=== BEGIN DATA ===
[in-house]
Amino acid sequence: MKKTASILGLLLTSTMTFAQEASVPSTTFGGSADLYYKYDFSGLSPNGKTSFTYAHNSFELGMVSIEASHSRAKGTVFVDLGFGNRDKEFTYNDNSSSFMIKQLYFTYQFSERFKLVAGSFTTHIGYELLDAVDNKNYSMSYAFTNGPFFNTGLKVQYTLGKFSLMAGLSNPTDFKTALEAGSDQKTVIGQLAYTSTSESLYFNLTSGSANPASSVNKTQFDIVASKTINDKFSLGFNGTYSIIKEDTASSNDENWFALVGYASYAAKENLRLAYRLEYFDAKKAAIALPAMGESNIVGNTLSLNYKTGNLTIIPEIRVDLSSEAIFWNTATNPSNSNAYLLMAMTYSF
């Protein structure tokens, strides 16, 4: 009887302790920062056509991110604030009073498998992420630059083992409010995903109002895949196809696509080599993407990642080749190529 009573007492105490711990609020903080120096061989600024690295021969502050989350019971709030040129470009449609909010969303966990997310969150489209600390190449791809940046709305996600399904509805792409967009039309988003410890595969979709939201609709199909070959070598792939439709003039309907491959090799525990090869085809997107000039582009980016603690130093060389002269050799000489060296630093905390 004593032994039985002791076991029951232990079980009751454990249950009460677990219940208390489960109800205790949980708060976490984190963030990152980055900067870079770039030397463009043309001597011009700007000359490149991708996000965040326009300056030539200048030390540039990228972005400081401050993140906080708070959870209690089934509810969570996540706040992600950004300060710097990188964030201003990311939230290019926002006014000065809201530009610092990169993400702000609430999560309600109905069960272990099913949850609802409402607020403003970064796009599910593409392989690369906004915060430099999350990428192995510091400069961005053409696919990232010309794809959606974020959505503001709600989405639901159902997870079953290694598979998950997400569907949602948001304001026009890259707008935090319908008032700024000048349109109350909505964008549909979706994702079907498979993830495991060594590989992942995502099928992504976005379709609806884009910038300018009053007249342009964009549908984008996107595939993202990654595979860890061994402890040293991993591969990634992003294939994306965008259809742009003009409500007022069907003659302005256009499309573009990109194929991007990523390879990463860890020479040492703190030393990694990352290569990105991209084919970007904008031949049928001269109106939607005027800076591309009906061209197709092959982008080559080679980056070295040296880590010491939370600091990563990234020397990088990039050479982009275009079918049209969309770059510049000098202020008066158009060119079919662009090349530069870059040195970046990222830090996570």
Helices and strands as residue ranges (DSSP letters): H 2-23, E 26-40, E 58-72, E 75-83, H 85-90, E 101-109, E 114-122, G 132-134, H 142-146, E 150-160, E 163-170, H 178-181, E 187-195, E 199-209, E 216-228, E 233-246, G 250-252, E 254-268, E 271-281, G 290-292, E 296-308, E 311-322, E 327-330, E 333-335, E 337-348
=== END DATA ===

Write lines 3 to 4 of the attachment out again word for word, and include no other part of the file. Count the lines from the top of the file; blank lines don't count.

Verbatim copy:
């Protein structure tokens, strides 16, 4: 009887302790920062056509991110604030009073498998992420630059083992409010995903109002895949196809696509080599993407990642080749190529 009573007492105490711990609020903080120096061989600024690295021969502050989350019971709030040129470009449609909010969303966990997310969150489209600390190449791809940046709305996600399904509805792409967009039309988003410890595969979709939201609709199909070959070598792939439709003039309907491959090799525990090869085809997107000039582009980016603690130093060389002269050799000489060296630093905390 004593032994039985002791076991029951232990079980009751454990249950009460677990219940208390489960109800205790949980708060976490984190963030990152980055900067870079770039030397463009043309001597011009700007000359490149991708996000965040326009300056030539200048030390540039990228972005400081401050993140906080708070959870209690089934509810969570996540706040992600950004300060710097990188964030201003990311939230290019926002006014000065809201530009610092990169993400702000609430999560309600109905069960272990099913949850609802409402607020403003970064796009599910593409392989690369906004915060430099999350990428192995510091400069961005053409696919990232010309794809959606974020959505503001709600989405639901159902997870079953290694598979998950997400569907949602948001304001026009890259707008935090319908008032700024000048349109109350909505964008549909979706994702079907498979993830495991060594590989992942995502099928992504976005379709609806884009910038300018009053007249342009964009549908984008996107595939993202990654595979860890061994402890040293991993591969990634992003294939994306965008259809742009003009409500007022069907003659302005256009499309573009990109194929991007990523390879990463860890020479040492703190030393990694990352290569990105991209084919970007904008031949049928001269109106939607005027800076591309009906061209197709092959982008080559080679980056070295040296880590010491939370600091990563990234020397990088990039050479982009275009079918049209969309770059510049000098202020008066158009060119079919662009090349530069870059040195970046990222830090996570």
Helices and strands as residue ranges (DSSP letters): H 2-23, E 26-40, E 58-72, E 75-83, H 85-90, E 101-109, E 114-122, G 132-134, H 142-146, E 150-160, E 163-170, H 178-181, E 187-195, E 199-209, E 216-228, E 233-246, G 250-252, E 254-268, E 271-281, G 290-292, E 296-308, E 311-322, E 327-330, E 333-335, E 337-348